A (Very) Short History of Life on Earth: 4.6 Billion Years in 12 Chapters by Henry Gee - review by Nigel Andrew

Nigel Andrew

What Will Survive of Us?

A (Very) Short History of Life on Earth: 4.6 Billion Years in 12 Chapters


Picador 312pp £16.99 order from our bookshop

‘Once upon a time…’ The opening words of Henry Gee’s new book give notice that what follows will be a story – and a dazzling, beguiling story it is, told at an exhilarating pace. The scale is apparent from the first of a set of mind-boggling timeline graphics: this runs from the birth of the universe to ‘Extinction of life on Earth’, alarmingly close to the dotted line indicating ‘NOW’. This is a book to give you a dizzying perspective on such small matters as human civilisation. ‘Against the backdrop of geological time,’ Gee reminds us, ‘the sudden rise of humanity is of negligible significance.’ We’ll be gone in a while, leaving barely a trace behind. The carbon spike we have contributed to, and which causes us so much anxiety, is high, but on a graph showing trends over millennia it will be very narrow, ‘perhaps too narrow to be detectable in the very long term’. Besides, taking the long view, ‘life on Earth, with all its drama, all its comings and goings, is governed by just two things. One of them is a slow decline in the amount of carbon dioxide in the atmosphere. The other is the steady increase in the brightness of the Sun.’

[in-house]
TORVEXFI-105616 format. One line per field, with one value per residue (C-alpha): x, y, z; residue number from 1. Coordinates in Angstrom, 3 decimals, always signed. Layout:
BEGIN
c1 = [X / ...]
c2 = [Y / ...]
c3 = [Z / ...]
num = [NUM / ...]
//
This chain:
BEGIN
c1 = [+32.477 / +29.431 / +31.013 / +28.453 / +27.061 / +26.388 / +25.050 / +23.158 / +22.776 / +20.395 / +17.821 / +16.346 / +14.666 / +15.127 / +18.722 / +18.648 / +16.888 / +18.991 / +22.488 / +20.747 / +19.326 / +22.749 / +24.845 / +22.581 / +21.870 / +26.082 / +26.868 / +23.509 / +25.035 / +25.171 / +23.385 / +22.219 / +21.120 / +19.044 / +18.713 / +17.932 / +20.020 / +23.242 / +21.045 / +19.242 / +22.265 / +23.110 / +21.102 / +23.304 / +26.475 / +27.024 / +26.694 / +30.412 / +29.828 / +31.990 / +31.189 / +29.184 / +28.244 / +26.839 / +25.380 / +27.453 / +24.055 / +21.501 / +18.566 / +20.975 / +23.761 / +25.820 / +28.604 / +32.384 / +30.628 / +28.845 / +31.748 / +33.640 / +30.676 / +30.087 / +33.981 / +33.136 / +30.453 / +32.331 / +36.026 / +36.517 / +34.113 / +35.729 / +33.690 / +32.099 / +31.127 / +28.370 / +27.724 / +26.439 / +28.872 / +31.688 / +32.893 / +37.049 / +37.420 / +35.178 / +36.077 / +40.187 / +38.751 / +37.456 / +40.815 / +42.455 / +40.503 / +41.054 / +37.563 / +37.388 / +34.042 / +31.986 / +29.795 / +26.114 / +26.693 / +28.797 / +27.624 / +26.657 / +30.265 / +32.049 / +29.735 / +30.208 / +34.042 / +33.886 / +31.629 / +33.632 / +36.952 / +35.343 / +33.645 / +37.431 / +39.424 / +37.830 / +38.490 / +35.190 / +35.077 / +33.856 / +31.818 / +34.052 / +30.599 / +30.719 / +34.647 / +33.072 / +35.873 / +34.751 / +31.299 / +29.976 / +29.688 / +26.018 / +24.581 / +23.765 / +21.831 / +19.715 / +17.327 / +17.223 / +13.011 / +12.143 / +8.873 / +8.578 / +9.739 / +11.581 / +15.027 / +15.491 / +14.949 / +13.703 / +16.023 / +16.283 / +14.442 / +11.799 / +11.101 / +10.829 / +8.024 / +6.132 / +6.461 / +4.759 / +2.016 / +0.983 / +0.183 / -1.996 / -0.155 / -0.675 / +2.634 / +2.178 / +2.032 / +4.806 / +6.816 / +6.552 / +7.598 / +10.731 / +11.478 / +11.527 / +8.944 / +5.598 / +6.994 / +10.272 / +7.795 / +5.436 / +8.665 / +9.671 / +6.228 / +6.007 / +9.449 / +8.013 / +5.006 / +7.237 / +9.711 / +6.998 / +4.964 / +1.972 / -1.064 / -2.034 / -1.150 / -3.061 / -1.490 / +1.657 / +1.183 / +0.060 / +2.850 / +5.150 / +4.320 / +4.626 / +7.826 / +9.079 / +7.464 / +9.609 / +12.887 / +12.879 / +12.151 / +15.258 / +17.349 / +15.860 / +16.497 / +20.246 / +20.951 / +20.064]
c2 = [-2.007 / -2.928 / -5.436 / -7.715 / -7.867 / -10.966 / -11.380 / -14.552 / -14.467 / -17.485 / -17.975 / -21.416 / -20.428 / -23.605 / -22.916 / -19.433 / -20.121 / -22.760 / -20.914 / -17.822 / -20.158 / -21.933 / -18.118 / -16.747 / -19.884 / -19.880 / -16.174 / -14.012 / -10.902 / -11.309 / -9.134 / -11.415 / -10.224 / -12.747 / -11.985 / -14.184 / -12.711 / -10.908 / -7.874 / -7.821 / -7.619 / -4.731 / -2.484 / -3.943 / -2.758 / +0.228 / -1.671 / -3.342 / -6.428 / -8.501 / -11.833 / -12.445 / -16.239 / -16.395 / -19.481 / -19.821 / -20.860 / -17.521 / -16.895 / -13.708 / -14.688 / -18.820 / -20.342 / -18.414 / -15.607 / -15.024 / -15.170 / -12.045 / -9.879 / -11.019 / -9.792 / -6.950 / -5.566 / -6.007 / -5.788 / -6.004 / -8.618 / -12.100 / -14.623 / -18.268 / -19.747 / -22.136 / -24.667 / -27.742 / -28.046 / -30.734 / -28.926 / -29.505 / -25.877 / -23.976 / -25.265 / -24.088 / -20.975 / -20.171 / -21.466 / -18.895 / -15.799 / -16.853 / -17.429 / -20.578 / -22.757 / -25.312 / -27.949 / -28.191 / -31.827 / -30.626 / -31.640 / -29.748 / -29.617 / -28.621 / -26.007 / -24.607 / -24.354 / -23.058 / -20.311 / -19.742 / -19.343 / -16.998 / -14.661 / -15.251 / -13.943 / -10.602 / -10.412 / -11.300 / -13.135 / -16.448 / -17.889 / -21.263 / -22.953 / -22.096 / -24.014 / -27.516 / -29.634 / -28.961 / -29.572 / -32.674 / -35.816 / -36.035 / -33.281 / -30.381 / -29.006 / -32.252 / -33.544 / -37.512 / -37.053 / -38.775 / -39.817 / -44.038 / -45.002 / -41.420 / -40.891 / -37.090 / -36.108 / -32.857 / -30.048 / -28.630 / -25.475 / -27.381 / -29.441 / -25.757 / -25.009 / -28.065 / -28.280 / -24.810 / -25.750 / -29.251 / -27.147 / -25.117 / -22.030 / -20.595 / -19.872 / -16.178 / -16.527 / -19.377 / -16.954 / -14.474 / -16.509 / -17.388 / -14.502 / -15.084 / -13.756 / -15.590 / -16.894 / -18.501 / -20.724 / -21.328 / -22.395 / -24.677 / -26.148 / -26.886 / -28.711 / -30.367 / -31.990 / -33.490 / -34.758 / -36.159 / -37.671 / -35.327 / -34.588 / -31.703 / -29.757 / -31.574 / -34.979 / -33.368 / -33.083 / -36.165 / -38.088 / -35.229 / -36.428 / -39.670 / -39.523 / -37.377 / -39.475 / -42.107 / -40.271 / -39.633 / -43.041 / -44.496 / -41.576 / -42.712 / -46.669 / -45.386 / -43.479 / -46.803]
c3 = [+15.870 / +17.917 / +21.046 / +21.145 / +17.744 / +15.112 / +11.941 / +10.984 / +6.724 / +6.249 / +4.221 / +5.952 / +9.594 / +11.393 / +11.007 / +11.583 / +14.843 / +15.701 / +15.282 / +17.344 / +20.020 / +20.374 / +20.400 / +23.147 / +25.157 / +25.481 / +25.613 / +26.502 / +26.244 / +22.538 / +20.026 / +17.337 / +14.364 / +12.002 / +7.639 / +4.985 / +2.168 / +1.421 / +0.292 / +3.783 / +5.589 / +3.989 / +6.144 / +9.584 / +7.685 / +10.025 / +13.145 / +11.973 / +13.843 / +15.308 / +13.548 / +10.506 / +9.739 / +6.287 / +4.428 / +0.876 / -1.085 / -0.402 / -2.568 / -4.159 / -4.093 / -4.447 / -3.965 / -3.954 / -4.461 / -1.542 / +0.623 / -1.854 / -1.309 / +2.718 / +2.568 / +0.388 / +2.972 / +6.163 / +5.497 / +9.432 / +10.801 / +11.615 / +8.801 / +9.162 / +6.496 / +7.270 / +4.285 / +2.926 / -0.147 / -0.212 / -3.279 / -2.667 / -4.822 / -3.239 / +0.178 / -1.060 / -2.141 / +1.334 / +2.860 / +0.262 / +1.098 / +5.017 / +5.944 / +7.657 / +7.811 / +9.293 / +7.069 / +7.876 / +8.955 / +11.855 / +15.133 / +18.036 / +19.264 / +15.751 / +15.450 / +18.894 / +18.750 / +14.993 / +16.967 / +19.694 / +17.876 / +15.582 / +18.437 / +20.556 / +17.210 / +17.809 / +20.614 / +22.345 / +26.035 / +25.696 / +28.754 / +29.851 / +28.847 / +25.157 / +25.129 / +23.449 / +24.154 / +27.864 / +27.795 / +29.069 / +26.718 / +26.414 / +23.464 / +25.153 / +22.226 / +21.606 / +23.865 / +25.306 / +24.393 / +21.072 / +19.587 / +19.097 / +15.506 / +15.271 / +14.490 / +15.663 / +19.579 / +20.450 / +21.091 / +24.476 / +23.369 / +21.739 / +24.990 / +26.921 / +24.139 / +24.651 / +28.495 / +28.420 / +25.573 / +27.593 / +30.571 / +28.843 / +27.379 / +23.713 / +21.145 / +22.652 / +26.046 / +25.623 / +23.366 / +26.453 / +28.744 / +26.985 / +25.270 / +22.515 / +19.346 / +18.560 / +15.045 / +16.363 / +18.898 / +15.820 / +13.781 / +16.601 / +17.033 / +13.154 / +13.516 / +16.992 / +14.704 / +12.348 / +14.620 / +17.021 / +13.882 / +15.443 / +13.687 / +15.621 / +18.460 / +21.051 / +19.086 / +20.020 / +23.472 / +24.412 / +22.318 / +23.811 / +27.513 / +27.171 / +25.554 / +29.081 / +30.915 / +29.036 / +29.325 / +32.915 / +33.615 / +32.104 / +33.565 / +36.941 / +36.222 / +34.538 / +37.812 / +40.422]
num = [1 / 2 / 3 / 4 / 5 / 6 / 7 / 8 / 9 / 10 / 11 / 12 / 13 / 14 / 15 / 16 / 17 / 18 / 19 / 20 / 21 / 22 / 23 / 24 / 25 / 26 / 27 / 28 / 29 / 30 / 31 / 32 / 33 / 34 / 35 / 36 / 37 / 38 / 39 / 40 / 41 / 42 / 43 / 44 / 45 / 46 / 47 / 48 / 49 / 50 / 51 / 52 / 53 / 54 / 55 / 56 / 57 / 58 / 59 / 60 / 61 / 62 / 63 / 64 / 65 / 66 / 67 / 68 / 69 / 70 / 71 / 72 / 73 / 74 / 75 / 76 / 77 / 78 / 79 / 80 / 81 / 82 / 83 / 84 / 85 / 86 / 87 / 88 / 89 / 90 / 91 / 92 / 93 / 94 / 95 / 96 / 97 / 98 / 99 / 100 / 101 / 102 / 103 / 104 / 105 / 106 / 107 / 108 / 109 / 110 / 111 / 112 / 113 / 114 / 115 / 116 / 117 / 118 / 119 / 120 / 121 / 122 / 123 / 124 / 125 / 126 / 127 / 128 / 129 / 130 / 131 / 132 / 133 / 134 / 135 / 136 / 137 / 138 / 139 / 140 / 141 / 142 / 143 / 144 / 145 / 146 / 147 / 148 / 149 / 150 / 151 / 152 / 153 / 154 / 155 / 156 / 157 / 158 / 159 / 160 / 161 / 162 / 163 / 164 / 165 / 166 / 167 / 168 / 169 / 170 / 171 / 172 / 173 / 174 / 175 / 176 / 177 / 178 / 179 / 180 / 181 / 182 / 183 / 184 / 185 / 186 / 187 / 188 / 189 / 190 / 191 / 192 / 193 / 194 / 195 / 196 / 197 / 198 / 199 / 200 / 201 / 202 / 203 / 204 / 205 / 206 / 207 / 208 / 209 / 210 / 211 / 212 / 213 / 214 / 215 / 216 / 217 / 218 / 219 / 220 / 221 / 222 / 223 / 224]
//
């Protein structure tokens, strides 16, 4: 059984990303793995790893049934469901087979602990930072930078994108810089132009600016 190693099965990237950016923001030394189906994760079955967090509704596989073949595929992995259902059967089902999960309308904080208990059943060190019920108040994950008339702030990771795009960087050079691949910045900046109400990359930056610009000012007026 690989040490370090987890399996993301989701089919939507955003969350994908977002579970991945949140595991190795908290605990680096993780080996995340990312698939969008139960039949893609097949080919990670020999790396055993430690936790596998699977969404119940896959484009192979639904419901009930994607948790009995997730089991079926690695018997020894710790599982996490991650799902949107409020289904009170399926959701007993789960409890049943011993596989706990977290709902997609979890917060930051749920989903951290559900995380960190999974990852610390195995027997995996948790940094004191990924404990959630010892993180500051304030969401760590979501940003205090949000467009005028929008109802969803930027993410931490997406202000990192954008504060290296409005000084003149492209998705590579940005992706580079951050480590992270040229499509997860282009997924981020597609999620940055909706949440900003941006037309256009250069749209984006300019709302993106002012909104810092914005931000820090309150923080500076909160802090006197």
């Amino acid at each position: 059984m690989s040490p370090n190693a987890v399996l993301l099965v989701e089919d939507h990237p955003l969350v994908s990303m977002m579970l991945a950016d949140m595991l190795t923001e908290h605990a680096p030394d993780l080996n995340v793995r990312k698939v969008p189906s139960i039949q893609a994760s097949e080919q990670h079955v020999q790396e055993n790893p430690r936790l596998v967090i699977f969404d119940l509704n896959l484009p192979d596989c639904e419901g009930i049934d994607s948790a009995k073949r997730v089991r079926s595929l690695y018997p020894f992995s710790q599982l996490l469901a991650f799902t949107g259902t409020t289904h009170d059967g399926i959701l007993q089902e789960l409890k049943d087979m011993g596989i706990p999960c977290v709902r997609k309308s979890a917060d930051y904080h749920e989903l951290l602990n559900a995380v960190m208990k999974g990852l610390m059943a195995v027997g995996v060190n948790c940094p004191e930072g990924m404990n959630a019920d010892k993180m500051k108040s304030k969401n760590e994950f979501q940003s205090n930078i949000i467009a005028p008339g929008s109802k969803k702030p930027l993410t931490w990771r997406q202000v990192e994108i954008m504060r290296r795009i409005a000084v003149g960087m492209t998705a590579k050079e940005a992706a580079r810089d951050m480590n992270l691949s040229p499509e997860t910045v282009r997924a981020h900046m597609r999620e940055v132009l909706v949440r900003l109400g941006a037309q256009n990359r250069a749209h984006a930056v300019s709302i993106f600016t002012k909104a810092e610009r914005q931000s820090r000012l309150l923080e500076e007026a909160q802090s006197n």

Unlike carbon dioxide, oxygen might be thought of as an all-round good thing, essential to life on Earth. And yet it was a sudden surge of free oxygen that caused the Great Oxidation Event, unleashing the first of many mass extinctions that pepper the history of this planet.

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